78% feel

Moishe House/MHWOW is a hub of Jewish life for young adults in their city.

52% participate

in new Jewish organizations or activities that they learned about through Moishe House.

81% view

themselves as a leader or role model in the Jewish community after participating in Moishe House/MHWOW. This is up from 32 percent prior to involvement with Moishe House.

Learning to lead together

Moishe House’s approach to leadership development leavens Jewish learning with autonomy and empowerment. Fruchtman elaborates, “Moishe House provides a platform for the thousands of young adults who are, or want to be, building Jewish community for their peers. We support their desire to connect with others and to gain the skills to feel comfortable to lead at Moishe House and beyond. Many Moishe House residents tell us that this is the first time they have ever felt ‘allowed’ to be a leader in the Jewish world.”

In 2016, the annual North American training conference (a.k.a. NattyCon) brought together 176 Moishe House residents from across the U.S. and Canada. (All residents are expected to attend, and their travel expenses are covered by Moishe House.) To complement sessions conducted by professional educators, experts, and Moishe House staff, over 50 percent of sessions are peer-led. The 2017 NattyCon had an even larger attendance, 195 residents plus 40 MHWOW hosts, and a broader scope of training.

Expanding horizons at Jewish learning retreats

Every month, the calendar offers at least one weekend or three-day retreat somewhere around the country (as well as abroad). Each retreat has a theme, and the goal is to educate and inspire Moishe House residents to design and lead Jewish programming that will engage their peers. Retreat activities are led by Jewish educators and by Moishe House staff. Attendees are a mix of residents (usually about 50 percent), local friends of Moishe House, members of the national and international Moishe House community, alumni, and MHWOW hosts.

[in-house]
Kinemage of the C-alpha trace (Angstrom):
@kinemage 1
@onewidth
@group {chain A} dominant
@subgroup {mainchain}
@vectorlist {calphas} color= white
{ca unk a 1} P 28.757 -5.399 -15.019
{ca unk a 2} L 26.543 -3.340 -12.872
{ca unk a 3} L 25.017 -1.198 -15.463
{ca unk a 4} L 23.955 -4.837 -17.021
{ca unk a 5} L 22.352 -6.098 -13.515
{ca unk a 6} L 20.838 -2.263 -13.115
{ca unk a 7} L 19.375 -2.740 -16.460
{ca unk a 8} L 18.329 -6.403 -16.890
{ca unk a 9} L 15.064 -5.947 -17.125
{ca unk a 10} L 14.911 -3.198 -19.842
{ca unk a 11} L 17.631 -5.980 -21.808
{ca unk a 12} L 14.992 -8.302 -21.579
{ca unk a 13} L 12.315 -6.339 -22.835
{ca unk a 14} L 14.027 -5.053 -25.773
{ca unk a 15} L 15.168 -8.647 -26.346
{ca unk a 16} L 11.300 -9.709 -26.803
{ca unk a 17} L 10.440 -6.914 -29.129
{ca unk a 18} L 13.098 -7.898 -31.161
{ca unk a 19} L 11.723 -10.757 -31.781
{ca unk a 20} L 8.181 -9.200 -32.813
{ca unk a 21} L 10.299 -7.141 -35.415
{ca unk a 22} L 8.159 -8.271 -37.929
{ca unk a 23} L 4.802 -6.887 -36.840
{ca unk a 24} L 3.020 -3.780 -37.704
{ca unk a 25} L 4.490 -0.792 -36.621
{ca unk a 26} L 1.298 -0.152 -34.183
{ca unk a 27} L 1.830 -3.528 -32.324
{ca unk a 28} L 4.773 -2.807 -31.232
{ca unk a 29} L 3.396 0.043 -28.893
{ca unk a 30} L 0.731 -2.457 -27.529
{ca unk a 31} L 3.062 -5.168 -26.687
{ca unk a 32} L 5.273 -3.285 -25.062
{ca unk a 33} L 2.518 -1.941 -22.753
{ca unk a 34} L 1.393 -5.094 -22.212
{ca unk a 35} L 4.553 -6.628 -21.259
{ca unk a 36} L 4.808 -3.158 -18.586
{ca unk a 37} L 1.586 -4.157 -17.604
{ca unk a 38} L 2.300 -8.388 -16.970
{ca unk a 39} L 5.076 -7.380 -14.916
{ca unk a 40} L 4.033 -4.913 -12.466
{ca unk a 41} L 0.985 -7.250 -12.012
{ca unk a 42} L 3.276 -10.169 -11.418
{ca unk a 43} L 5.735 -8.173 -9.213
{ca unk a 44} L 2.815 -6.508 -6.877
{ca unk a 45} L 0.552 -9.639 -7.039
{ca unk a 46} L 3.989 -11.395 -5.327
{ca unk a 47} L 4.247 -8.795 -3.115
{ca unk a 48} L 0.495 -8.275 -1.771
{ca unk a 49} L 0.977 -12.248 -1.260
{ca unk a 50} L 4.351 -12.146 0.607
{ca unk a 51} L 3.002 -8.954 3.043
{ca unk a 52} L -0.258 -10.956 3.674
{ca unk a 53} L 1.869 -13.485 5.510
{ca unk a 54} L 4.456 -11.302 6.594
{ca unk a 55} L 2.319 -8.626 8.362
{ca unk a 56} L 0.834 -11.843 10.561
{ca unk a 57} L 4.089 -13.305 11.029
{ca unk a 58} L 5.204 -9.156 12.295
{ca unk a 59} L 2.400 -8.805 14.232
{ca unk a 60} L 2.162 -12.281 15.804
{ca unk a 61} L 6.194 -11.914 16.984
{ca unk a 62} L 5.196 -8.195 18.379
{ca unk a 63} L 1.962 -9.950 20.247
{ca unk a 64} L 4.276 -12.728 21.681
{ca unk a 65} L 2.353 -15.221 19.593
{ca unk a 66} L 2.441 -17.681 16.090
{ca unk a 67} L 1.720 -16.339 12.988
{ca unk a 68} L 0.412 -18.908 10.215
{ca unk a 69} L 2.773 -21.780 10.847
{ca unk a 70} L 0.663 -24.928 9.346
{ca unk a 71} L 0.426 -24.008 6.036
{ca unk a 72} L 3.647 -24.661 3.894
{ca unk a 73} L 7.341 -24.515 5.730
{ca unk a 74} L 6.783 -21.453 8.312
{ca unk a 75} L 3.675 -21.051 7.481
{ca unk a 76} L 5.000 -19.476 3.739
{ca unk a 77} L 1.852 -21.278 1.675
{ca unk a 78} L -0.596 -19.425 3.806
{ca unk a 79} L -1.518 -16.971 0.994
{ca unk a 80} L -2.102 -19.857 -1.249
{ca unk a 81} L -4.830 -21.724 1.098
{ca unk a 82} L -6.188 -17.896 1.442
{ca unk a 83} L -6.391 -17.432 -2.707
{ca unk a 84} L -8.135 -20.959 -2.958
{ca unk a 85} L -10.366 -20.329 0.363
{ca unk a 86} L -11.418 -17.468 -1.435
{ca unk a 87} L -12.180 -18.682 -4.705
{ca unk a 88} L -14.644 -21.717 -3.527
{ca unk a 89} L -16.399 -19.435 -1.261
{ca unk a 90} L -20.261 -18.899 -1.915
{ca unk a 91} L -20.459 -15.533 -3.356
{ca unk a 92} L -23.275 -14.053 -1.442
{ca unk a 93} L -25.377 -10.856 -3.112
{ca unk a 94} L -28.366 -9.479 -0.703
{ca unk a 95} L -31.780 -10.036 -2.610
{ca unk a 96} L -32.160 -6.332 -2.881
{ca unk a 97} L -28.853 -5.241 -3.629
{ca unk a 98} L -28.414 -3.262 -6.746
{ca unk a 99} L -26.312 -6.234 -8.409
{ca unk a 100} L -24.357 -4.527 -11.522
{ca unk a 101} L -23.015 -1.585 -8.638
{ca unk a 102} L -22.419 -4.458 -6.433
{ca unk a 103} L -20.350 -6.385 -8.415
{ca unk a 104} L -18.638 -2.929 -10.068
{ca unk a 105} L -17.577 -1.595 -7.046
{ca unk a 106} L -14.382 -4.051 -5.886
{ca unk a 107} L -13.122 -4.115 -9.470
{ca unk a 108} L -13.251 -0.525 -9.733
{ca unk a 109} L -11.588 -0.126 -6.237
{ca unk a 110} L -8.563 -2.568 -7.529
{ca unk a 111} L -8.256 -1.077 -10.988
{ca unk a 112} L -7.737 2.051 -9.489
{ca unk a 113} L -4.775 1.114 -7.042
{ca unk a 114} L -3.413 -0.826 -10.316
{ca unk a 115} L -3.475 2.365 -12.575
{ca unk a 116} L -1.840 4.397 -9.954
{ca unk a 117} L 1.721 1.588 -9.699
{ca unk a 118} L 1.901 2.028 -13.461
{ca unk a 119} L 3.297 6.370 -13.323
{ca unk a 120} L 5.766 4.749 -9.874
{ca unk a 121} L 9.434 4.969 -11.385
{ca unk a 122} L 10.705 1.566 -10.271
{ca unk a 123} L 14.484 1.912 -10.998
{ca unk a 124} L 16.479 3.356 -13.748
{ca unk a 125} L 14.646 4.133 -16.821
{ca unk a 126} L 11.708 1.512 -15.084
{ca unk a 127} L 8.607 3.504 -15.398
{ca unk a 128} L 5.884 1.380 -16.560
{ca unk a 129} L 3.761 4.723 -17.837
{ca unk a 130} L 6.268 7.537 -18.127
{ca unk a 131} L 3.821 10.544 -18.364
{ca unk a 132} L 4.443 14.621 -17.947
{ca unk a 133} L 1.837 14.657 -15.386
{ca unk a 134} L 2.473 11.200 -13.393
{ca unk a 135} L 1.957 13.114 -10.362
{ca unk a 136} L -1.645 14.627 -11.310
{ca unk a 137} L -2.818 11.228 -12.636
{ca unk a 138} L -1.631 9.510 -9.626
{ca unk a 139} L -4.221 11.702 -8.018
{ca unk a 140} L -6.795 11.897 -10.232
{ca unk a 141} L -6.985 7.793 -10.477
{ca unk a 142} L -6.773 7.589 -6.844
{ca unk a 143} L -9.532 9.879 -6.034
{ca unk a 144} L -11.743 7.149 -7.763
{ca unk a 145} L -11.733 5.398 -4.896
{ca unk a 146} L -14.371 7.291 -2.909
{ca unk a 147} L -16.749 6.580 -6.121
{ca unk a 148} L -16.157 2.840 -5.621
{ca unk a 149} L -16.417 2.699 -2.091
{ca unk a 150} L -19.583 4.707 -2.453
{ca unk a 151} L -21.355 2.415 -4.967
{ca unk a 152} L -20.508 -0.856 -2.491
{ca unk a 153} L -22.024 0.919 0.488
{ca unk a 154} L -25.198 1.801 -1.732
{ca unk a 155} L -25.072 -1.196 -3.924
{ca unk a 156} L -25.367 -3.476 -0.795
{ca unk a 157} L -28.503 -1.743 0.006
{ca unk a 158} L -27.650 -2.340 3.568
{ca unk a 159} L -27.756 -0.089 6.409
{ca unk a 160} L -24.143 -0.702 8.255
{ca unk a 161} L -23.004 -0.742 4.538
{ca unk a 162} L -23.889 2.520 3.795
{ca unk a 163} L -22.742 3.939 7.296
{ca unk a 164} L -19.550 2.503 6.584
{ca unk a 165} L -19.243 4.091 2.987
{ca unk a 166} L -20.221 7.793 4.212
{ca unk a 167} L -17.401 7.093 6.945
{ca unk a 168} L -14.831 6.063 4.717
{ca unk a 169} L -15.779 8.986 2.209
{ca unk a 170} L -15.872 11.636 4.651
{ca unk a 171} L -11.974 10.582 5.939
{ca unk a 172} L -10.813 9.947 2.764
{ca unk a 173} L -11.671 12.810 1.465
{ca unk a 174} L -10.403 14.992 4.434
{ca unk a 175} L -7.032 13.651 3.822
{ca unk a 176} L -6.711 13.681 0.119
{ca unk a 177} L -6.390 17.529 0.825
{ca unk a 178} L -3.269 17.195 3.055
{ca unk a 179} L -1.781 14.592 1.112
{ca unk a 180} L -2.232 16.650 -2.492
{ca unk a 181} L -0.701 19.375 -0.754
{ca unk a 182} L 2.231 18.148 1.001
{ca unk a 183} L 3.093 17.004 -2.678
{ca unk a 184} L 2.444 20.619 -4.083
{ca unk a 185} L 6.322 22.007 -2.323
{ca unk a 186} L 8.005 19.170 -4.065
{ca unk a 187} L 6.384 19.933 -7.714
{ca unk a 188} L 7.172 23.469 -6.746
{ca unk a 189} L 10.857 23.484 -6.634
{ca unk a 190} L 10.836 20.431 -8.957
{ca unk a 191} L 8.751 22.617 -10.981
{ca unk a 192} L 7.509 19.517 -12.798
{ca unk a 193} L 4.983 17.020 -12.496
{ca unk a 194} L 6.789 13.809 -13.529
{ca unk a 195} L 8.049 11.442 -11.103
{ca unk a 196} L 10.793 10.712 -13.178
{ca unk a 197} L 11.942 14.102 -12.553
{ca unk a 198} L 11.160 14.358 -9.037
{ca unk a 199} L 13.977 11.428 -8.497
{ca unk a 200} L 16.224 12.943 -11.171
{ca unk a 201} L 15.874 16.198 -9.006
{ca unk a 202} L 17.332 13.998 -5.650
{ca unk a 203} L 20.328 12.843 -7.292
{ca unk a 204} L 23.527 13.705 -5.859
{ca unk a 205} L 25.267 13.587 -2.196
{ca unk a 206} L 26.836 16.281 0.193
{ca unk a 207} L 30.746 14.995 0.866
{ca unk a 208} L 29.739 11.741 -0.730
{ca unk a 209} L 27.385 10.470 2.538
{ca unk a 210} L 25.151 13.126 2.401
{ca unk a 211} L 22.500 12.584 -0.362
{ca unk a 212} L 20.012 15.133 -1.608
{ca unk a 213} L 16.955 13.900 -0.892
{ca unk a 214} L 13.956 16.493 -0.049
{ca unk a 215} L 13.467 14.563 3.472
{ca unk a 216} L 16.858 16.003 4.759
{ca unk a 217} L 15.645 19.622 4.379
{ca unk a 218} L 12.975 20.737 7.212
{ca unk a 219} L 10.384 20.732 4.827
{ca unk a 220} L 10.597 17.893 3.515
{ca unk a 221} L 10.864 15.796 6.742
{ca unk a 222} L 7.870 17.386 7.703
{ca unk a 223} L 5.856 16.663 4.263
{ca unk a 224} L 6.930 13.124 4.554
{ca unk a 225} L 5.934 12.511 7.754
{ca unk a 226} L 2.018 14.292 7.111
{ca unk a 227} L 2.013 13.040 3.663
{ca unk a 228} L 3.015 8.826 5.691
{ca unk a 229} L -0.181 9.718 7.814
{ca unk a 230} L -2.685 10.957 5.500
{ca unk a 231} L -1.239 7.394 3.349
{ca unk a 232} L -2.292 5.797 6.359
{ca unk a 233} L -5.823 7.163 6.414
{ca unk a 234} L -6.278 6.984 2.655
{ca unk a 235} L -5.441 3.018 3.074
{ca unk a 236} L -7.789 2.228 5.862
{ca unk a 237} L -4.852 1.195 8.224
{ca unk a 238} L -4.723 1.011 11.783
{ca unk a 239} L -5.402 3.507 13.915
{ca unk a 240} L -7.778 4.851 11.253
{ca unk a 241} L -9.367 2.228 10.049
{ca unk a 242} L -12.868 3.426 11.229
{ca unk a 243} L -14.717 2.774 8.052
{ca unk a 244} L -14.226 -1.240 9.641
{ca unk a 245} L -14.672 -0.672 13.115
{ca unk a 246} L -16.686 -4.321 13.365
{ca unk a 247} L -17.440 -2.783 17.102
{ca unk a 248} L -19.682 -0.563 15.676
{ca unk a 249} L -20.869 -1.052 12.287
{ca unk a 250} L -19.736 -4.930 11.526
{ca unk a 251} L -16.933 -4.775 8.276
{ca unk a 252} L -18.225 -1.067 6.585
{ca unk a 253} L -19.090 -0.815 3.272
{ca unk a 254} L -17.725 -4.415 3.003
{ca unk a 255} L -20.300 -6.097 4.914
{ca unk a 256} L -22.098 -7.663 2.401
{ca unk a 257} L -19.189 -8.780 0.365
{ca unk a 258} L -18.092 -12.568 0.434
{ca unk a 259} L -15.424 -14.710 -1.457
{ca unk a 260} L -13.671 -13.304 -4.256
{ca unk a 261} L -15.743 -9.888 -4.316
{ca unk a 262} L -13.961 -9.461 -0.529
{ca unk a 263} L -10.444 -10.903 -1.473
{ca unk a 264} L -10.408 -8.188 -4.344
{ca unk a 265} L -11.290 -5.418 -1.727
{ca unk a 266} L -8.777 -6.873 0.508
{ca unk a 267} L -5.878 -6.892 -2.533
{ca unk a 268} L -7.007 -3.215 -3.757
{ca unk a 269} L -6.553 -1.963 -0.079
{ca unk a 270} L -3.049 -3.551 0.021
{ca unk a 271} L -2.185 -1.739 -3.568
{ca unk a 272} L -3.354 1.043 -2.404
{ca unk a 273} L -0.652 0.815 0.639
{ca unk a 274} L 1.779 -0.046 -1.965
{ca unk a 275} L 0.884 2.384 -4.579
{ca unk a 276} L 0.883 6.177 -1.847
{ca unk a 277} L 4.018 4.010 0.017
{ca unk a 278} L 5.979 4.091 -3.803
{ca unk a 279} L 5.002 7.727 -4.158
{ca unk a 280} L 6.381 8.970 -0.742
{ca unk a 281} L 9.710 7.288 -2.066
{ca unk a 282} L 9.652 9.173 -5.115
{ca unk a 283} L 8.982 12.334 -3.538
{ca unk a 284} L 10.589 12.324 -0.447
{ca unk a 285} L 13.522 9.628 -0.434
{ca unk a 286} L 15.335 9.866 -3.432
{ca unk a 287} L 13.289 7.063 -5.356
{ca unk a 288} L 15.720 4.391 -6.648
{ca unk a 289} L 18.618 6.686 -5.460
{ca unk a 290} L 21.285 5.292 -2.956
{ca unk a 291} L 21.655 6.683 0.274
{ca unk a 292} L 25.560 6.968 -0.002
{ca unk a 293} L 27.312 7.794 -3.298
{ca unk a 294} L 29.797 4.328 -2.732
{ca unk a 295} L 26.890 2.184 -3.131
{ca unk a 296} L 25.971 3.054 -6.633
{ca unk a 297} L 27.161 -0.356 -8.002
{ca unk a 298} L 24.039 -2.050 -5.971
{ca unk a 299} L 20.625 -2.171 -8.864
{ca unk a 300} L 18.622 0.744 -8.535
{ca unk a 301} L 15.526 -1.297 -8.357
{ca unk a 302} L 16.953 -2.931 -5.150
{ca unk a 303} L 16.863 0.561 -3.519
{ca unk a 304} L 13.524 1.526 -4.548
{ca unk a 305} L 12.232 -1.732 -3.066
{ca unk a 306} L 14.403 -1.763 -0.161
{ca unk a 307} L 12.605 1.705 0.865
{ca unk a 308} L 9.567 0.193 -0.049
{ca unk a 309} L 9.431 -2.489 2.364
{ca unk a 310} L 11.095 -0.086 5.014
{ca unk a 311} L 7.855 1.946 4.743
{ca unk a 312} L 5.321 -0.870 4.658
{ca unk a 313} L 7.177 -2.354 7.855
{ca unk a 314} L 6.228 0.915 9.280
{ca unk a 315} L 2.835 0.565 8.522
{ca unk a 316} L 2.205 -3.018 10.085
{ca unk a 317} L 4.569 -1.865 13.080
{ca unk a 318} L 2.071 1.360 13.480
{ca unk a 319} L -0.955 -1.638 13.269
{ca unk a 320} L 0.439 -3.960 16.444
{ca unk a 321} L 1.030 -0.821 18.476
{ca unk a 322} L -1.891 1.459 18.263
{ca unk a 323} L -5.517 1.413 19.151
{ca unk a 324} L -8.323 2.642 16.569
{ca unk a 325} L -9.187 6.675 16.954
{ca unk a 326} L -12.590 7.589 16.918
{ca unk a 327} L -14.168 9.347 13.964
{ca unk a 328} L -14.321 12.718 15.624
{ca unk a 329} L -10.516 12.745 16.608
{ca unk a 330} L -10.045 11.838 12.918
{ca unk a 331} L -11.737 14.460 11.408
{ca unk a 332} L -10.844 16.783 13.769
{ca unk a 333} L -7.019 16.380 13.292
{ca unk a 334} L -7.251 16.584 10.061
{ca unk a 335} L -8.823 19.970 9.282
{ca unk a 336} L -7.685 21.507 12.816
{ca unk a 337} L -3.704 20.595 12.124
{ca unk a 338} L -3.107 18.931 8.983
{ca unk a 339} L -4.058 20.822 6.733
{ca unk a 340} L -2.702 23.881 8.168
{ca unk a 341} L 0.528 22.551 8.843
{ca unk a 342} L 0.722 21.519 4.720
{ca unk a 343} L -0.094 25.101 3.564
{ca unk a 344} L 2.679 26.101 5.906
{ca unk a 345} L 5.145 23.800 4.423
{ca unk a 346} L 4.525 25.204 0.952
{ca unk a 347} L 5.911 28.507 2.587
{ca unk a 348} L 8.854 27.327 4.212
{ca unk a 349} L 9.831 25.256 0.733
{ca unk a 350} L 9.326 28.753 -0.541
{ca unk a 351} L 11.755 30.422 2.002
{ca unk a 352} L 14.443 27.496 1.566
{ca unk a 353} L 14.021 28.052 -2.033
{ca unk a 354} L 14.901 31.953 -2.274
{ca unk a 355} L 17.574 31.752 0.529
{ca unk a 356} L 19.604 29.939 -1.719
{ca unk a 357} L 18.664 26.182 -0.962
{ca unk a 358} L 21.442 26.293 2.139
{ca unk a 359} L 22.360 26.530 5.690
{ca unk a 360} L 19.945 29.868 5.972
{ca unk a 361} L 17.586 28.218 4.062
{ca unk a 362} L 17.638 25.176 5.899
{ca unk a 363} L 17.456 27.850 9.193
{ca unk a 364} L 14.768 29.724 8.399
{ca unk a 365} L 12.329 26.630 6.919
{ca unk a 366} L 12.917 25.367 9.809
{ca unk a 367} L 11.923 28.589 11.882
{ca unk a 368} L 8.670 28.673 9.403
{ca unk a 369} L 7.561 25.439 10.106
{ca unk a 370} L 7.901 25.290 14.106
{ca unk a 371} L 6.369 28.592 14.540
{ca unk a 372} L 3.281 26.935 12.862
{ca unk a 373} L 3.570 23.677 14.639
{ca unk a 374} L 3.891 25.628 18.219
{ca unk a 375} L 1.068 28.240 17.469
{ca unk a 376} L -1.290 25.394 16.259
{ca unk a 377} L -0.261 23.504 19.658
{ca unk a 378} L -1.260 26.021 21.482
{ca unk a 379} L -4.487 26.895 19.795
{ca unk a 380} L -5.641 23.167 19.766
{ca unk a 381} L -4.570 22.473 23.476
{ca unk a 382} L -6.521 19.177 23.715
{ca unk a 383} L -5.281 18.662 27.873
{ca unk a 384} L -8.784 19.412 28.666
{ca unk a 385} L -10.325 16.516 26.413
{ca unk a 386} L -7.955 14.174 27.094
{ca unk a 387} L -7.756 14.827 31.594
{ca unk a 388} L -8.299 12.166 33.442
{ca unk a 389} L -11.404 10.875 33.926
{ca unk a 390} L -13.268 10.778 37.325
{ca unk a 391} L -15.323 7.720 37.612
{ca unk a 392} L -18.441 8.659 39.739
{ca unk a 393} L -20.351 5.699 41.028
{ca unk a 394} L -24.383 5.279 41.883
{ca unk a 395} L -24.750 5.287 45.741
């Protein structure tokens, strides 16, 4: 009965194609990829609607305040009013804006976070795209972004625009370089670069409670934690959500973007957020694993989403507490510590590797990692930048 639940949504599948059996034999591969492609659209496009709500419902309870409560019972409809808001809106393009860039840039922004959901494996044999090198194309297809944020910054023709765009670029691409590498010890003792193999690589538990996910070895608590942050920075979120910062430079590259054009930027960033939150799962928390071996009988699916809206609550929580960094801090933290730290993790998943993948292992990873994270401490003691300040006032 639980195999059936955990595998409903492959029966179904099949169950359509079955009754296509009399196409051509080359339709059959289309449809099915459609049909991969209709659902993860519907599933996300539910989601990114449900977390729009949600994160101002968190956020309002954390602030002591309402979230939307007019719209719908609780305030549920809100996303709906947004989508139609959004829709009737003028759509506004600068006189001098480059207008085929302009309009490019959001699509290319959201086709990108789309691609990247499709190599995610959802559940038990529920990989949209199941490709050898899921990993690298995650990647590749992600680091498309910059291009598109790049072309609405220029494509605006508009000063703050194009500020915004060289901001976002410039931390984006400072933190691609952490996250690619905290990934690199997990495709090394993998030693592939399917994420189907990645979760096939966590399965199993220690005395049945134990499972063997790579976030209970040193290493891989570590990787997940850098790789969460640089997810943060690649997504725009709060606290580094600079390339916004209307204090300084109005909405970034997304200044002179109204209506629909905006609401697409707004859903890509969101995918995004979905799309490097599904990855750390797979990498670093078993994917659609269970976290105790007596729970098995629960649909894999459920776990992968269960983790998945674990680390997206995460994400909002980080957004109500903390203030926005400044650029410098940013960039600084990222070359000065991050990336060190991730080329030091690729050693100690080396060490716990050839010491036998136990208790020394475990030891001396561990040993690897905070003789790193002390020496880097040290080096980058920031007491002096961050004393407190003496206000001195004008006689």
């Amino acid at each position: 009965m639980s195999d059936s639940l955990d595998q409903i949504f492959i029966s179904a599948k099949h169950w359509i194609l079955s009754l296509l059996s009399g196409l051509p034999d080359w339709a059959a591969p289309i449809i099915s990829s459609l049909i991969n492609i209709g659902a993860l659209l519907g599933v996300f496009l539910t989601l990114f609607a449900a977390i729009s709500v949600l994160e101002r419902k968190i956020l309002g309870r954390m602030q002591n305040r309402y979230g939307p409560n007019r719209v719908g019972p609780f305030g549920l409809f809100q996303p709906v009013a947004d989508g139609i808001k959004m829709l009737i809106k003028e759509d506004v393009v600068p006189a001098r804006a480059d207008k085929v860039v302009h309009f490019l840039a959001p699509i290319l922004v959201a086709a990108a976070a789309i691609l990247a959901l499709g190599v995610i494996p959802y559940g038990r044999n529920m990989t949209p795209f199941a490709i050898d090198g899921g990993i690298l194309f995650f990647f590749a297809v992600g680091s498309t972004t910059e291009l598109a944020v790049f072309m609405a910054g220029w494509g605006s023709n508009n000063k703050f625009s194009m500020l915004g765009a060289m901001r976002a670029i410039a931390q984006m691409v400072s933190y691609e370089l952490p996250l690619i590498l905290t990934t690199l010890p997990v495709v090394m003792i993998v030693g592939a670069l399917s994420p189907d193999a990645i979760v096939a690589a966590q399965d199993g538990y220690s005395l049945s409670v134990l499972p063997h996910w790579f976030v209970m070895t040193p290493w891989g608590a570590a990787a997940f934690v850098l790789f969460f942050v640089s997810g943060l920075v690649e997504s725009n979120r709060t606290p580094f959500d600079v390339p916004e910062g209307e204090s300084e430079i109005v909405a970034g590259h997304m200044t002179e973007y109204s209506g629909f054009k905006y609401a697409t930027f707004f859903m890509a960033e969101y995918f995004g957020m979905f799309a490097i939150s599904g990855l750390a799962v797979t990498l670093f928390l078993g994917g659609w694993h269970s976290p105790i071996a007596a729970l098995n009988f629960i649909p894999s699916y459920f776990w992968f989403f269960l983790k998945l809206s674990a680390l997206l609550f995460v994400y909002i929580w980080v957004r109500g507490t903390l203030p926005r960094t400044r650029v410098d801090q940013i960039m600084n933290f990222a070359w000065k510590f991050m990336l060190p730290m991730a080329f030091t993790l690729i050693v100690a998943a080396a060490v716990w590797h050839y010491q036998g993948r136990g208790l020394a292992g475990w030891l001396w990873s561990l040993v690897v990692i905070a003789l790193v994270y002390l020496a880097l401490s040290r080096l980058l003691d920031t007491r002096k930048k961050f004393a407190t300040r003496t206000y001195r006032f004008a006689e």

In 2017, the Bay Area Shabbat & Creative Arts Retreat held at Camp Newman explored using theatre and the visual arts to celebrate Shabbat. Thirty-five young adults—some of whom knew none of the other attendees, and some of whom wouldn’t normally choose to perform in front of a group—listened and learned, bonded and collaborated, rehearsed and came together for a joyous open mic-art show presentation. They left the retreat with expanded peer networks and new modalities in their Shabbat repertoires. Immersive experiences such as these develop confidence and other leadership skills that will serve residents well not only at their Moishe Houses but also in their broader Jewish communities.

Building Jewish community through global service

In 2017, Moishe House began an informal partnership with two other nonprofits, Repair the World and Olam (Hebrew for “world”), to channel the interests of the Moishe House community regarding global Jewish service. As Fruchtman reflects, “Ultimately, what would be the point of all the Jewish ritual and learning and gathering, if not to work together to make the world more just and more balanced? Engaging in social justice and community service is the quickest and deepest way to form meaningful connections that are the foundation of Jewish community.” He adds, “Moishe House organically creates a global network of Jewish community builders who can share resources; laugh, collaborate, and commiserate together; and, most importantly, know that their work on a local scale contributes to Jewish peoplehood as a whole.”

David Cygielman, founder and CEO of Moishe House, chimes in: “Moishe Houses have done some incredible programs and projects in their local communities—in New Orleans after Hurricane Katrina, for example. Organizationally, we are encouraging Moishe House residents to develop longer-term relationships within their communities, rather than doing one-off service events. The key will be that residents feel they have the ownership of the service experience.”

David Cygielman is quick to acknowledge the Bay Area’s role in the organization’s remarkable growth: “I don’t think Moishe House would have begun without the creative energy of the Bay Area. The first house didn’t start as a Moishe House per se—it was just a Shabbat dinner for a group of people who had been counselors and campers at Camp Tawonga. It was their vision that inspired us.”